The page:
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    Junior Member AprilC's Avatar
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    Re: Increasingly frustrated with rescue organizations

    I live in Ontario as well, in the GTA. Small to medium sized dogs are harder to adopt because everyone wants a smaller dog. Go big and black and you will have more dogs to choose from than you know what to do with.

    Rescues have much more rigid restrictions than shelters, but they are both fairly rigid for a very good reason. They are there to serve the dogs, not the adopters. It is their objective to see that dogs get into suitable homes and never end up back in the rescue. This is more difficult than you think.

    We adopted our past two dogs from a rescue and one from a shelter. The requirements were not onerous. However, when they passed away and we adopted our current dog from a local rescue they took our application online, then did a telephone interview, then we did a meet and greet where we met the dog and they did an in-person interview, then they came out to our house and looked at our backyard, our fence, our living situation and did another interview. Then they told us everything we needed to fix (the gate needed to be replaced, and in one spot the fence was too low) before we could have the dog and we had to show them that those things had been fixed. Then, and only then, were we able to adopt the dog. It took about two weeks.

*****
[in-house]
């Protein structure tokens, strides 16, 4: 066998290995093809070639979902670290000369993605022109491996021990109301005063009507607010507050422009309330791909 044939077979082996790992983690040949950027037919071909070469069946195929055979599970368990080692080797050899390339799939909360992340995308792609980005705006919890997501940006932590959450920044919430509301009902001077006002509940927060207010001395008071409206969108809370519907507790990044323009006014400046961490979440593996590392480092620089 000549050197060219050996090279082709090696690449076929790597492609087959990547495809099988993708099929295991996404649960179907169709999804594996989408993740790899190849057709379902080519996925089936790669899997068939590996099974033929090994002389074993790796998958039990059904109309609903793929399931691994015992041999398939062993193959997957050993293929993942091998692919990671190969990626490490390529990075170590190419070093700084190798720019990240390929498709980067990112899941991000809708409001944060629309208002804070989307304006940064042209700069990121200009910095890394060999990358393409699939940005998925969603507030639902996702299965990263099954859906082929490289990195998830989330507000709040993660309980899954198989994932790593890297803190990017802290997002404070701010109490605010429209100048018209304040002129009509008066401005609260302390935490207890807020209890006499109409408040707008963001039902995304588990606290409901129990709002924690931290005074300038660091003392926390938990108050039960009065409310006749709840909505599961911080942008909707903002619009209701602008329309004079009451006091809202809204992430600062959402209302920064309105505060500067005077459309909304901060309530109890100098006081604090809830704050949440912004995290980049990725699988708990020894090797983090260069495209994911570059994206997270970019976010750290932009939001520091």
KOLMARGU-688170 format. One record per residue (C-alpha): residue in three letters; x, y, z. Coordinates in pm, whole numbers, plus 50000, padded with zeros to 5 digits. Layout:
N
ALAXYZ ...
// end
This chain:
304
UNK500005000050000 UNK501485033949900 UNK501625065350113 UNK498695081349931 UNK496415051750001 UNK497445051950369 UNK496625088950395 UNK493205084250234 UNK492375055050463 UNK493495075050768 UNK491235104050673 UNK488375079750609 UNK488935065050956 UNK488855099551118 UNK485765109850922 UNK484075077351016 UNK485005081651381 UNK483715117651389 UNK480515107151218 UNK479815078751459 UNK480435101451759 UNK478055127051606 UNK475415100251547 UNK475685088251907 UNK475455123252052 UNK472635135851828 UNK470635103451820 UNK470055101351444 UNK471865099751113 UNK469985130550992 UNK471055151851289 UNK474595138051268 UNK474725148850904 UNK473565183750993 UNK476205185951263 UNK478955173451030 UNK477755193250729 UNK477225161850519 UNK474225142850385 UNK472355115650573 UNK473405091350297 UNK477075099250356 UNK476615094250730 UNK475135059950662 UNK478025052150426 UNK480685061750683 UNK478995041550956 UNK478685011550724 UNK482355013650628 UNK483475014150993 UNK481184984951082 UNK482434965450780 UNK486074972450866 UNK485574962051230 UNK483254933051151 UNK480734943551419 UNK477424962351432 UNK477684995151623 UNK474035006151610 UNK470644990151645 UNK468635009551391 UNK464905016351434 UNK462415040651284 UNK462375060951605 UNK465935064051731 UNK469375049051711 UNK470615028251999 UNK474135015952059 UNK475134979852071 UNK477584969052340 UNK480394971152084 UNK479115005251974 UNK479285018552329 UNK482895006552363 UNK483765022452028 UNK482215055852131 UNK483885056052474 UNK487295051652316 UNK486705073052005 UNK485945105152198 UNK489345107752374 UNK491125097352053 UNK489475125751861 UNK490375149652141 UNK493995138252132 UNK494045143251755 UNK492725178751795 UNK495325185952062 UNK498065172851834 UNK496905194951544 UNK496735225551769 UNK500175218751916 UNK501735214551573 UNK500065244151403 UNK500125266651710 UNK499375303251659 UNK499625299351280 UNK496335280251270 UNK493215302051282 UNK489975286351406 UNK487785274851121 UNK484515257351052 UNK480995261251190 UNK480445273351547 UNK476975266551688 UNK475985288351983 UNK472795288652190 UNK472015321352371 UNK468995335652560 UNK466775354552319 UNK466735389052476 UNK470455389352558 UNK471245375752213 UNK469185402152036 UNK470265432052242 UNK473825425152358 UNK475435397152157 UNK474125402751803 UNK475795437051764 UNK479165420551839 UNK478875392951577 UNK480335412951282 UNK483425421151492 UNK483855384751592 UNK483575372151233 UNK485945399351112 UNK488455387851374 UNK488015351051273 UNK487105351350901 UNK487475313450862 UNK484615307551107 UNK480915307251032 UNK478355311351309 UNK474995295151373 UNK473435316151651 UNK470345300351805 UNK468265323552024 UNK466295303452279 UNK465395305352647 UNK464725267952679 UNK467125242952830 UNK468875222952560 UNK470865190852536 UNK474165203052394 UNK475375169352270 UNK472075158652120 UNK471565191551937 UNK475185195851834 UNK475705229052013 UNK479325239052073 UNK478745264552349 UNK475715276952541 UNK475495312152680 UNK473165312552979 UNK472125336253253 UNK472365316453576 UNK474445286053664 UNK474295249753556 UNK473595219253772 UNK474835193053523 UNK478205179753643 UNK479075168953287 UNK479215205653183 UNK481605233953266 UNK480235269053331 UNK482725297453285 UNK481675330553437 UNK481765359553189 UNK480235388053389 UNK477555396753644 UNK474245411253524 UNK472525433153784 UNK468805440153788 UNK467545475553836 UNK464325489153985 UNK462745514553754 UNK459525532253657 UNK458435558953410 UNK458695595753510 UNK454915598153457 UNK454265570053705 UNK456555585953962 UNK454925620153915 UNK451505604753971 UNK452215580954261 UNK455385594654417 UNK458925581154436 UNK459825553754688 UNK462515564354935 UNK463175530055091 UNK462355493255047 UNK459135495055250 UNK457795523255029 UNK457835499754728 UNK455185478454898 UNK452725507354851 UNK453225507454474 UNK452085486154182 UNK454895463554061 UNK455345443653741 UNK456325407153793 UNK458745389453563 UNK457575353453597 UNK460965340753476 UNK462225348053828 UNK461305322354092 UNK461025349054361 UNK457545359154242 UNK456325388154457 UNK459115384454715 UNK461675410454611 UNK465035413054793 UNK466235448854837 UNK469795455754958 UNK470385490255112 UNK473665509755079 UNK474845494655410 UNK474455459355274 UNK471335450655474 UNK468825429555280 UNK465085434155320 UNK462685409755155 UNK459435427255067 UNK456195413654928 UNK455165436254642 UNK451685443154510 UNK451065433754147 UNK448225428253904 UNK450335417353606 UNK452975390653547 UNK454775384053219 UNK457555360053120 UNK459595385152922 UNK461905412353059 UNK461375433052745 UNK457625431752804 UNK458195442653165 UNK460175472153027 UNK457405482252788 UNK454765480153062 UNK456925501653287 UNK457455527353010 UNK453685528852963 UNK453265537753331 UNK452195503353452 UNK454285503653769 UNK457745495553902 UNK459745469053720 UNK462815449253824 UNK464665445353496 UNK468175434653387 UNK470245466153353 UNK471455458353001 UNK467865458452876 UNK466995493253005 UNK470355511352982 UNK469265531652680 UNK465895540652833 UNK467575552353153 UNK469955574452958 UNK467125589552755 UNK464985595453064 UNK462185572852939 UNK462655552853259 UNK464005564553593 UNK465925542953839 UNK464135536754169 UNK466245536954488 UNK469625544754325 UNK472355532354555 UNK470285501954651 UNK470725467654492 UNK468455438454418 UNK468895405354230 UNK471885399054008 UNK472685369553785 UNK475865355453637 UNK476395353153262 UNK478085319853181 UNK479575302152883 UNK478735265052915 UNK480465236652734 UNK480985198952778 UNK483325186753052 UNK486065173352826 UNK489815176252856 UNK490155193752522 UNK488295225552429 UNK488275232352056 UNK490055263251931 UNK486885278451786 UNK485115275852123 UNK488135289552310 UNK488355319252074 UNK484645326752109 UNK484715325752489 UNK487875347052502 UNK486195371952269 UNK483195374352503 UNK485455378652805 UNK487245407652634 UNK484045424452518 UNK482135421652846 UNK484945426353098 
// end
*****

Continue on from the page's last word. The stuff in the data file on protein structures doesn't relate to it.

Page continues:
There are significant difficulties that you will face with a rescue dog that you wouldn't necessarily face with a puppy from a breeder and those need to be addressed. Rescue dogs will often try to run away, they have no connection to you and they won't know where their home is. Rescue dogs often come with social issues - they may not like cats, or men, or other dogs, or may be shy or have separation anxiety and the rescue needs to ensure that the potential adopters are aware of these issues and are prepared to deal with them.

    While I understand your frustration, please understand that the rescues aren't trying to exclude you but not every dog is suited for every home. Also, rescues are often very busy and don't always answer emails. Fill out the application and they will get back to you, email them with questions and that dog may already be gone by the time they get back to you.

    Don't give up. The perfect pup is out there waiting for you.

  11. #9
    Senior Member CptJack's Avatar
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    Re: Increasingly frustrated with rescue organizations

    I am going to say this because it needs to be known, not because I want to be an argumentative jerk. And I know it because fundraising and grants was part of what I did working with a 501c3 rescue and another organization earlier in my life.

    Any rescue in the united states that is non-profit/has 5013c status or is a government funded/run shelter, is in fact there to serve the HUMAN COMMUNITY they are working in. They do this by taking dogs out of animal shelters and/or directly from previous homes and placing them in new ones.